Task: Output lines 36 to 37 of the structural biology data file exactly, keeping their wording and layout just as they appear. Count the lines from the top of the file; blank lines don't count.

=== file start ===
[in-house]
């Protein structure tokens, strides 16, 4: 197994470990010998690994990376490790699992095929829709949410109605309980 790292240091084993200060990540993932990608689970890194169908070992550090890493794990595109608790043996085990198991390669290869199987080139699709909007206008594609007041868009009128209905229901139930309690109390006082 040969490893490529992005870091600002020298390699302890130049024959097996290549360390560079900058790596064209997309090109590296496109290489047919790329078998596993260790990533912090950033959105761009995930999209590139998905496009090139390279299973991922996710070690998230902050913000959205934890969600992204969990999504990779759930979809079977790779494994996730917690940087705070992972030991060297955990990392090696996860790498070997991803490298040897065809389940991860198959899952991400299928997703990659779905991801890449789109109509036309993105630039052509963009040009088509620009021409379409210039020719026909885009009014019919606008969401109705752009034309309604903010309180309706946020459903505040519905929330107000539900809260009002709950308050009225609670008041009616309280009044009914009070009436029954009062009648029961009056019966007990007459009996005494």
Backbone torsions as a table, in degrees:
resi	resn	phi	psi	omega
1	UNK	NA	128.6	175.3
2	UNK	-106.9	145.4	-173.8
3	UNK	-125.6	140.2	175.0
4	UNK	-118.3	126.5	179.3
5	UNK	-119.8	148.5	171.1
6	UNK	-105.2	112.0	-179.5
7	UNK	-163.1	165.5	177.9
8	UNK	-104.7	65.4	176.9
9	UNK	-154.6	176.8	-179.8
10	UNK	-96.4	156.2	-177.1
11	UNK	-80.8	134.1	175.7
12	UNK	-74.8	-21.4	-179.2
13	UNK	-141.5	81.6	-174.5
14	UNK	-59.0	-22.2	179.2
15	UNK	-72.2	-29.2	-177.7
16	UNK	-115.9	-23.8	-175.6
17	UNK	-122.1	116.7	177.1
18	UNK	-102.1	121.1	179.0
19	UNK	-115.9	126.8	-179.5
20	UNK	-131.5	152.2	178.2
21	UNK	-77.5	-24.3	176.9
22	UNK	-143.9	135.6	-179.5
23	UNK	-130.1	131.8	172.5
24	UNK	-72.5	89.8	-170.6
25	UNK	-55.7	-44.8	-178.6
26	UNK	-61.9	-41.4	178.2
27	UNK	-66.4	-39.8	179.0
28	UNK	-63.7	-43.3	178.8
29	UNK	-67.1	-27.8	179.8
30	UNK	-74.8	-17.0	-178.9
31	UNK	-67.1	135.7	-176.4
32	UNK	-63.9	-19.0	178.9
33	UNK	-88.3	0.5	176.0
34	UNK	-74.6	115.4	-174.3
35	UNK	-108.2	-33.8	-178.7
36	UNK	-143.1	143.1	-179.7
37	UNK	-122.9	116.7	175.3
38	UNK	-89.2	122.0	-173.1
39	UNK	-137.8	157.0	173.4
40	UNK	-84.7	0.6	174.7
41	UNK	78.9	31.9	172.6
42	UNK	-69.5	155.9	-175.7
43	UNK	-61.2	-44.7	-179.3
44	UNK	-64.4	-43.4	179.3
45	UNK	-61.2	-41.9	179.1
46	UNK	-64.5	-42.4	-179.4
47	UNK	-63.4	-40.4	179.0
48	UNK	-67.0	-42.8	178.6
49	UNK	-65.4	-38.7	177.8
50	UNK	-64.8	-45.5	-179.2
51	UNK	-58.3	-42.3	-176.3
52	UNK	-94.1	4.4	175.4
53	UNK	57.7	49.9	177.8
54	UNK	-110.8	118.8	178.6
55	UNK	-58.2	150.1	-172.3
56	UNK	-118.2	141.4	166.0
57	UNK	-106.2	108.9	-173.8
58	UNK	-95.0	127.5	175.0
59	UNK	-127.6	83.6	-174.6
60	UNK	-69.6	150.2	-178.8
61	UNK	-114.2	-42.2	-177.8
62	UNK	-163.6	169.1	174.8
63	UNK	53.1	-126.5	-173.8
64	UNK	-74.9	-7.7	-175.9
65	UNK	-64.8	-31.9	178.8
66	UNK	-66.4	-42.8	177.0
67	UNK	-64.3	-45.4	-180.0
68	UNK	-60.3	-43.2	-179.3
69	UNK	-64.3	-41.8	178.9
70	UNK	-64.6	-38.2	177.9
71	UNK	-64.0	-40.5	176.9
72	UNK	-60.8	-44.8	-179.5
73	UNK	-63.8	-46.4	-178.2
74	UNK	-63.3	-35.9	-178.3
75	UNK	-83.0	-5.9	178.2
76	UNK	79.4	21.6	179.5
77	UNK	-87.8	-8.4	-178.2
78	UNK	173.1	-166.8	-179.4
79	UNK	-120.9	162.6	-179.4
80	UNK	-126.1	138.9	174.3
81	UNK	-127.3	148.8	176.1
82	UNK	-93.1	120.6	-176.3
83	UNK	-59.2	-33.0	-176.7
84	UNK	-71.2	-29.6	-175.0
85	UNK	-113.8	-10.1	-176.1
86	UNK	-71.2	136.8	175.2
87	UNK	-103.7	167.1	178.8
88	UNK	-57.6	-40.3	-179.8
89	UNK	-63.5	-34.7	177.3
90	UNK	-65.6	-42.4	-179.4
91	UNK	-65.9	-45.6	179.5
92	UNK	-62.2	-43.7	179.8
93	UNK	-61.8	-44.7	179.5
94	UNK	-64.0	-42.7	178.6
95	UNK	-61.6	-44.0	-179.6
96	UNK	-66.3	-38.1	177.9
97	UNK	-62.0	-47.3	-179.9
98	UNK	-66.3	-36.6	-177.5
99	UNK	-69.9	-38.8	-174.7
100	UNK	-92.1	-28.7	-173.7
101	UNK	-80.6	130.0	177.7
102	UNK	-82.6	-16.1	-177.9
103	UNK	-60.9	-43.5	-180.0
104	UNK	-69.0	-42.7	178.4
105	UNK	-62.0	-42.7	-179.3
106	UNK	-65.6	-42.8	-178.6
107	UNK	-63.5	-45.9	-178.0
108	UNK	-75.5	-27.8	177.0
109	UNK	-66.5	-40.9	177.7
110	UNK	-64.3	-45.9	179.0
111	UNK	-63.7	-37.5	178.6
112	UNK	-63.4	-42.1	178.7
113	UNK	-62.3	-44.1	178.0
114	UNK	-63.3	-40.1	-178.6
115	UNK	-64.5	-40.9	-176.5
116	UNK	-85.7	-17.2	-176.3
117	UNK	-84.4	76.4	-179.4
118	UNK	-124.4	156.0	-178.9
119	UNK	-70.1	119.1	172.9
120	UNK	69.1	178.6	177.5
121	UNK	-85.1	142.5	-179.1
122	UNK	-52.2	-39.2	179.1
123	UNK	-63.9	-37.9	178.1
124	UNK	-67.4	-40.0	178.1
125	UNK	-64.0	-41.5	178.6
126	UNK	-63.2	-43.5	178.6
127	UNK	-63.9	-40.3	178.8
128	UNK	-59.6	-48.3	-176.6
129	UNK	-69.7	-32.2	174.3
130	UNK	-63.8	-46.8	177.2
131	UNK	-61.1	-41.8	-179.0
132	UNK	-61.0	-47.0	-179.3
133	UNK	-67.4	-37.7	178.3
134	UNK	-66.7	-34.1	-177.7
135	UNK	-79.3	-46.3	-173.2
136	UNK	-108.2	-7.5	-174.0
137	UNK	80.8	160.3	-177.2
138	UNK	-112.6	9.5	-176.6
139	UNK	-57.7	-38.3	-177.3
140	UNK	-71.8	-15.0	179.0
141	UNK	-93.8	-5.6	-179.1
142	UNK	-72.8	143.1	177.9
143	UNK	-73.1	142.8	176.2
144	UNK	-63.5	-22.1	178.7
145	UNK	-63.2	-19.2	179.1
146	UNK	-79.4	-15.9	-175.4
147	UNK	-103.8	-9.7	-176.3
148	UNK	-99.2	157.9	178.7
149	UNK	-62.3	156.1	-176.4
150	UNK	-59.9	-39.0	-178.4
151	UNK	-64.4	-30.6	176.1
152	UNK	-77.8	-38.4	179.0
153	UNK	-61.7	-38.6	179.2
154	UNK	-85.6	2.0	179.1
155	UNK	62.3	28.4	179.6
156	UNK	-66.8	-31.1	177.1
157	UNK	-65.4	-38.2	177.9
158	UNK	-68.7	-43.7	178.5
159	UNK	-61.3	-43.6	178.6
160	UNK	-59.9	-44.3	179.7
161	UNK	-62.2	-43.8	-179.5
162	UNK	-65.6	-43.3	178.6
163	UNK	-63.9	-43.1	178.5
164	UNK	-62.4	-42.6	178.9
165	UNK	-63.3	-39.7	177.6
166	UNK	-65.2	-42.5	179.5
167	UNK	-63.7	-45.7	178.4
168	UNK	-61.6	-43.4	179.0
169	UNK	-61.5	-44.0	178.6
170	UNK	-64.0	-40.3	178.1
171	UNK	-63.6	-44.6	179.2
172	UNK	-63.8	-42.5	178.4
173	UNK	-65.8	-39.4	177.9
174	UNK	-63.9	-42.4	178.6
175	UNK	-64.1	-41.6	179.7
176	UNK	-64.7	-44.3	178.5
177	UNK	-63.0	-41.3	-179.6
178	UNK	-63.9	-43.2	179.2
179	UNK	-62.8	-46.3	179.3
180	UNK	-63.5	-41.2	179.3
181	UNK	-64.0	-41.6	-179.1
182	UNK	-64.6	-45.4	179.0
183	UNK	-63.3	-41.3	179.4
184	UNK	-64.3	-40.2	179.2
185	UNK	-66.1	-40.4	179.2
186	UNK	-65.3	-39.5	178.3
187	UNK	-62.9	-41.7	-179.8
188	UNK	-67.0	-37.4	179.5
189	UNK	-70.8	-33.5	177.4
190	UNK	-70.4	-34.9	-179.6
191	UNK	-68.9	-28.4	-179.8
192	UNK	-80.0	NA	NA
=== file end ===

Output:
32	UNK	-63.9	-19.0	178.9
33	UNK	-88.3	0.5	176.0